Paperback: 288pp

Published: Lightning Books (July 2019)

ISBN: 9781785631306

A Right Royal Face-Off

Simon Edge


‘A glorious comedy of painting and pretension’

Ryan O’Neill

It is 1777, and England’s second-greatest portrait artist, Thomas Gainsborough, has a thriving practice a stone’s throw from London’s royal palaces. Meanwhile, the press talks up his rivalry with Sir Joshua Reynolds, the pedantic theoretician who is the top dog of British portraiture.

Gainsborough loathes pandering to grand sitters, but he changes his tune when he is commissioned to paint King George III and his large family. In their final, most bitter competition, who will be chosen as court painter, Tom or Sir Joshua?

Two and a half centuries later, a badly damaged painting turns up on a downmarket TV antiques show being filmed in Suffolk. Could the monstrosity really be, as its eccentric owner claims, a Gainsborough? If so, who is the sitter? And why does he have donkey’s ears?

Mixing ancient and modern as he did in his acclaimed debut The Hopkins Conundrum, Simon Edge takes aim at fakery and pretension in this highly original celebration of one of our greatest artists.


The Duchess, it was easy to see, enjoyed being looked at.This was just as well. As the most scandalous woman inEngland, it was her fate to be the centre of attention wherever she went, whether she liked it or not.



The Duchess, it was easy to see, enjoyed being looked at.This was just as well. As the most scandalous woman inEngland, it was her fate to be the centre of attention wherever she went, whether she liked it or not.

At thirty-four, she was long past her prime. Even in the flickering candlelight, more lines were visible around her eyes than had been there when she last sat – more precisely, stood– for Tom, and she wore a thicker layer of paint on her face. Nevertheless, her allure remained immense. Her eyes, behind those legendarily long lashes, spoke of love to any beholder lucky enough to have them rest upon him. Her mouth seemed permanently organised into a pout of such coquettish power that strong men were enfeebled. Today she wore a gown of sensuous crimson silk, in the same shade as the ermine-trimmed robe strewn ornamentally over the tall plinth next to her, alongside her coronet. Her petticoats exploded out of the front of her gown in a dazzle of silver brocade. Her hair, powdered a fashionable iron grey, towered majestically towards the ceiling, and her gleaming white arms and breasts nestled in teasing lace flounces. She was ravishing still, and she knew it, which was undoubtedly why she was content to stand nearly an hour in the same pose, her rouged cheek resting on one slender finger, her eyes fixed somewhere over Tom’s right shoulder, as he worked barely a foot away.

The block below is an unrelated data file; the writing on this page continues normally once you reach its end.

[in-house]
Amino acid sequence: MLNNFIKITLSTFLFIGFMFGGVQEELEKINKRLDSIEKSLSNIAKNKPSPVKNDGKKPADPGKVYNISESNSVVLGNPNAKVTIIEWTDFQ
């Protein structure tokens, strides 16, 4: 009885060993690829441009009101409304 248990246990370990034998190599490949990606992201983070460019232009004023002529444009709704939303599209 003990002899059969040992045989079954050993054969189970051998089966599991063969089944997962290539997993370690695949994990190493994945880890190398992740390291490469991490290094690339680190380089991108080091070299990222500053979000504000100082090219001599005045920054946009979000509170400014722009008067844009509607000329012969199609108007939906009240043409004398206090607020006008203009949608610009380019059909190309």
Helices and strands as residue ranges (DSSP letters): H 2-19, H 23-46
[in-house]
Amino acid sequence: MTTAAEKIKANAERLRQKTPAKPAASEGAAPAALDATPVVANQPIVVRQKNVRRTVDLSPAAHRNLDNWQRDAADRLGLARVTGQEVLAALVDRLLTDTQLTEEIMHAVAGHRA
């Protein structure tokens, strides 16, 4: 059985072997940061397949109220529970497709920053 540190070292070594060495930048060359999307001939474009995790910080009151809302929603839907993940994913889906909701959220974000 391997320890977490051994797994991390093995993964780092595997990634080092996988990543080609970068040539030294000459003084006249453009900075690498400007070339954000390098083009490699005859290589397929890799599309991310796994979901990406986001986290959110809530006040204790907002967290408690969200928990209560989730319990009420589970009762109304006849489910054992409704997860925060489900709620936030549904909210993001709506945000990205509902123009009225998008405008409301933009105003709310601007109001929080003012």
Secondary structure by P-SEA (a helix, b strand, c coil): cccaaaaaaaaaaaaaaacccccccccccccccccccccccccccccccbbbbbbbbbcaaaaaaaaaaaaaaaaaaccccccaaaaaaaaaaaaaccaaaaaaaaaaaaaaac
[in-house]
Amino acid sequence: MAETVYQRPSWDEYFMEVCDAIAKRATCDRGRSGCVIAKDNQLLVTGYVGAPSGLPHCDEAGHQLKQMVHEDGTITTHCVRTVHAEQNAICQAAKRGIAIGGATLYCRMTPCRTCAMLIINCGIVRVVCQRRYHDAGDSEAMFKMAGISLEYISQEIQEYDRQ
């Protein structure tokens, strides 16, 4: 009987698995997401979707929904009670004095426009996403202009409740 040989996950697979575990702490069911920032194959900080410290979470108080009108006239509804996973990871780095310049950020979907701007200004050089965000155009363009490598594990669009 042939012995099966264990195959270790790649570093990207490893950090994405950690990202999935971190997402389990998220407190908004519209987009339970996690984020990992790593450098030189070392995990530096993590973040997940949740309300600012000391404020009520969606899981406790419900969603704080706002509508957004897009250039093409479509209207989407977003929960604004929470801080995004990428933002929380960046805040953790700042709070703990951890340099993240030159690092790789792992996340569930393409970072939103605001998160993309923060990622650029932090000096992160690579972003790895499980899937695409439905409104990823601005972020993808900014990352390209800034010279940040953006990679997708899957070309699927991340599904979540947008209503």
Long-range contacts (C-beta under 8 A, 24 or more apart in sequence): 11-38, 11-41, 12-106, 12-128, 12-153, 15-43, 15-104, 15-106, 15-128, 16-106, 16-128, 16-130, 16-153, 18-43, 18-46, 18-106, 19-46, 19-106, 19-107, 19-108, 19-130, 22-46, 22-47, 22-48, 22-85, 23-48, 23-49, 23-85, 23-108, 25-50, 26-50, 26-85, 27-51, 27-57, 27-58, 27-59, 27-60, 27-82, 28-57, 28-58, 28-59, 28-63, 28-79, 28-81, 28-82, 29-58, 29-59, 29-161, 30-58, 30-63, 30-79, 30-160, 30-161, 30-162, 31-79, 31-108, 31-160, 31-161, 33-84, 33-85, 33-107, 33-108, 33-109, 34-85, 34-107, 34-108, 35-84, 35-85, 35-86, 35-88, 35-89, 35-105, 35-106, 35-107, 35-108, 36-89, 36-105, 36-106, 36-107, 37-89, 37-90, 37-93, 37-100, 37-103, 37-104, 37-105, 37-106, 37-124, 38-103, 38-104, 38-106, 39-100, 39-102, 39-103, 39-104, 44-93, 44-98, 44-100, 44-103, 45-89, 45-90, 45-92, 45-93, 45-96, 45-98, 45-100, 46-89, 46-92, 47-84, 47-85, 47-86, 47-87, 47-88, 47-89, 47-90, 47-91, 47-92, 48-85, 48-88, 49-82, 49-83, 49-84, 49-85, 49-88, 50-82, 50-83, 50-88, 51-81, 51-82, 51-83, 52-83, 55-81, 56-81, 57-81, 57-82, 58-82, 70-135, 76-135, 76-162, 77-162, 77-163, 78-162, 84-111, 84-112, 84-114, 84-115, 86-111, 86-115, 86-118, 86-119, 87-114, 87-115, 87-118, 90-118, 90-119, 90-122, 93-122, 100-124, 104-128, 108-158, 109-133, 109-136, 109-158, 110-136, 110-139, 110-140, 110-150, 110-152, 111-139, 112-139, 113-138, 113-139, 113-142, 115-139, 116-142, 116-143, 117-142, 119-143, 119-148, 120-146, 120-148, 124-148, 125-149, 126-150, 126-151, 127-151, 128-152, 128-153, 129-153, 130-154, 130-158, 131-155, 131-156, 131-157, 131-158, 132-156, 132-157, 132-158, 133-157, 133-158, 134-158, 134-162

The Duke, her husband, had also arrived in full royal fig, the gold chain around his neck clanking against the gold buttons of his waistcoat. Two or three years younger than his wife, he had put behind him his days as the worst rake in town, and his regard for her was absolute. That they had arrived in tandem was a mark of this devotion.

Unlike his wife, the Duke was a fidget, unable to stay still for more than a few moments at a time. In the past hour, he had paced around the studio, causing havoc in his wake ashis sweeping velvet train knocked over boxes, jars and a pile of empty frames. Eventually, the Duchess had successfully enjoined him to remove his cloak, and since the couple had not brought their own footman, she had taken it upon herself to lay it neatly on a side-table. But still the Duke had tripped over an easel as he persisted in trying to peer at the faces looking back at him from their shadowy frames on the walls. Every time he knocked into something, he cursed loudly at the darkness thatTom insisted on maintaining in the studio, even though it was bright noon outside.

‘Can’t you open the blasted curtains, man?’ he demanded. ‘A feller can’t see a perishing thing in here.’